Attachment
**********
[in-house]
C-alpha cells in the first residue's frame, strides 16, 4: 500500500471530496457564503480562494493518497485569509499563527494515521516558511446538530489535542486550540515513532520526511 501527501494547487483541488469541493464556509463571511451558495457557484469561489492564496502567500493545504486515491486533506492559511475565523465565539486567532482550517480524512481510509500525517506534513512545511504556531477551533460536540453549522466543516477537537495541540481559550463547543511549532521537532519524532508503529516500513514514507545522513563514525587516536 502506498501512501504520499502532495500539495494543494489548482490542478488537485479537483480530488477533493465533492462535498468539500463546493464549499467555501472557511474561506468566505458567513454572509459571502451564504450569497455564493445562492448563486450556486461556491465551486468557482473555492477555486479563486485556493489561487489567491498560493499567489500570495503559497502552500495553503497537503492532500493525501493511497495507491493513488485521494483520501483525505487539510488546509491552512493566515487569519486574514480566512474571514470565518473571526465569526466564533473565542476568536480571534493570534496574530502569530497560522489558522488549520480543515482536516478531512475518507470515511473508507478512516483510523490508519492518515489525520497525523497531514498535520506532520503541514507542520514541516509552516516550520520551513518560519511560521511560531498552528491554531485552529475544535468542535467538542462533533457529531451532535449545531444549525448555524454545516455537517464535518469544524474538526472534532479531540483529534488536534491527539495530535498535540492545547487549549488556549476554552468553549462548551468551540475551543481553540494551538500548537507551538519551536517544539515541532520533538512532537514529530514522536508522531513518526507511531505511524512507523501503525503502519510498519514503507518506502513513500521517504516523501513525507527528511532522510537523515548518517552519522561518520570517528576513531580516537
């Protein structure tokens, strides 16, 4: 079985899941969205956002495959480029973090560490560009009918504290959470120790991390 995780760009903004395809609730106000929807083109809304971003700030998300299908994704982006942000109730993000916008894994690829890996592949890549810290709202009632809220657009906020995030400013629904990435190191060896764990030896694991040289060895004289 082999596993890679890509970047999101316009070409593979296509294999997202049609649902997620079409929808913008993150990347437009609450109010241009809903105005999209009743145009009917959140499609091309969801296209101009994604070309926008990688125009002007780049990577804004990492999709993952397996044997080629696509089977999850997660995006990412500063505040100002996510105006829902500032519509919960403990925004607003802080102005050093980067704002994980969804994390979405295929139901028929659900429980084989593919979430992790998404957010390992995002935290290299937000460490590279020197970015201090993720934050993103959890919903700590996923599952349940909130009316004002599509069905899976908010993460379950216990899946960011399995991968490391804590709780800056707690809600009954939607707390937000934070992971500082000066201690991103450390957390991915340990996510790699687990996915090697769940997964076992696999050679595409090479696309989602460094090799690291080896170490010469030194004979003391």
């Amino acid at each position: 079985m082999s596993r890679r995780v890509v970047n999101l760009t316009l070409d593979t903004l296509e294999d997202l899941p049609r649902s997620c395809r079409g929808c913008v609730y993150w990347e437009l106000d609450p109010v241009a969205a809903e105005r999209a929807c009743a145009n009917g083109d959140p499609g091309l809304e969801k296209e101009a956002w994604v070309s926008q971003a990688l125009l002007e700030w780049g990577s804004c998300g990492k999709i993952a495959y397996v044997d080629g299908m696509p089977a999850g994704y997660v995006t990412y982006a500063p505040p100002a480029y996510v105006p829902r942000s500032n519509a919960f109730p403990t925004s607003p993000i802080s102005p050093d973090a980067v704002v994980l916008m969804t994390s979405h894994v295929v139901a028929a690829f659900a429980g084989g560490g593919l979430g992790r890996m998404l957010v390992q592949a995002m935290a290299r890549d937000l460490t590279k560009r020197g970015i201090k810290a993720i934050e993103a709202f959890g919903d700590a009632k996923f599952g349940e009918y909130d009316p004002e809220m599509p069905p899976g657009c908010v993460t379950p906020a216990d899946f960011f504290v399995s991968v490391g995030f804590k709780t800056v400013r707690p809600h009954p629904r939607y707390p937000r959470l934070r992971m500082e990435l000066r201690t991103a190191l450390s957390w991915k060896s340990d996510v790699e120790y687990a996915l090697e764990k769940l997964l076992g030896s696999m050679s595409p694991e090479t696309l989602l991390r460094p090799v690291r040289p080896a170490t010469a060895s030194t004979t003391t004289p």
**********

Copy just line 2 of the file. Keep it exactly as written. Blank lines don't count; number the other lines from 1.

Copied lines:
C-alpha cells in the first residue's frame, strides 16, 4: 500500500471530496457564503480562494493518497485569509499563527494515521516558511446538530489535542486550540515513532520526511 501527501494547487483541488469541493464556509463571511451558495457557484469561489492564496502567500493545504486515491486533506492559511475565523465565539486567532482550517480524512481510509500525517506534513512545511504556531477551533460536540453549522466543516477537537495541540481559550463547543511549532521537532519524532508503529516500513514514507545522513563514525587516536 502506498501512501504520499502532495500539495494543494489548482490542478488537485479537483480530488477533493465533492462535498468539500463546493464549499467555501472557511474561506468566505458567513454572509459571502451564504450569497455564493445562492448563486450556486461556491465551486468557482473555492477555486479563486485556493489561487489567491498560493499567489500570495503559497502552500495553503497537503492532500493525501493511497495507491493513488485521494483520501483525505487539510488546509491552512493566515487569519486574514480566512474571514470565518473571526465569526466564533473565542476568536480571534493570534496574530502569530497560522489558522488549520480543515482536516478531512475518507470515511473508507478512516483510523490508519492518515489525520497525523497531514498535520506532520503541514507542520514541516509552516516550520520551513518560519511560521511560531498552528491554531485552529475544535468542535467538542462533533457529531451532535449545531444549525448555524454545516455537517464535518469544524474538526472534532479531540483529534488536534491527539495530535498535540492545547487549549488556549476554552468553549462548551468551540475551543481553540494551538500548537507551538519551536517544539515541532520533538512532537514529530514522536508522531513518526507511531505511524512507523501503525503502519510498519514503507518506502513513500521517504516523501513525507527528511532522510537523515548518517552519522561518520570517528576513531580516537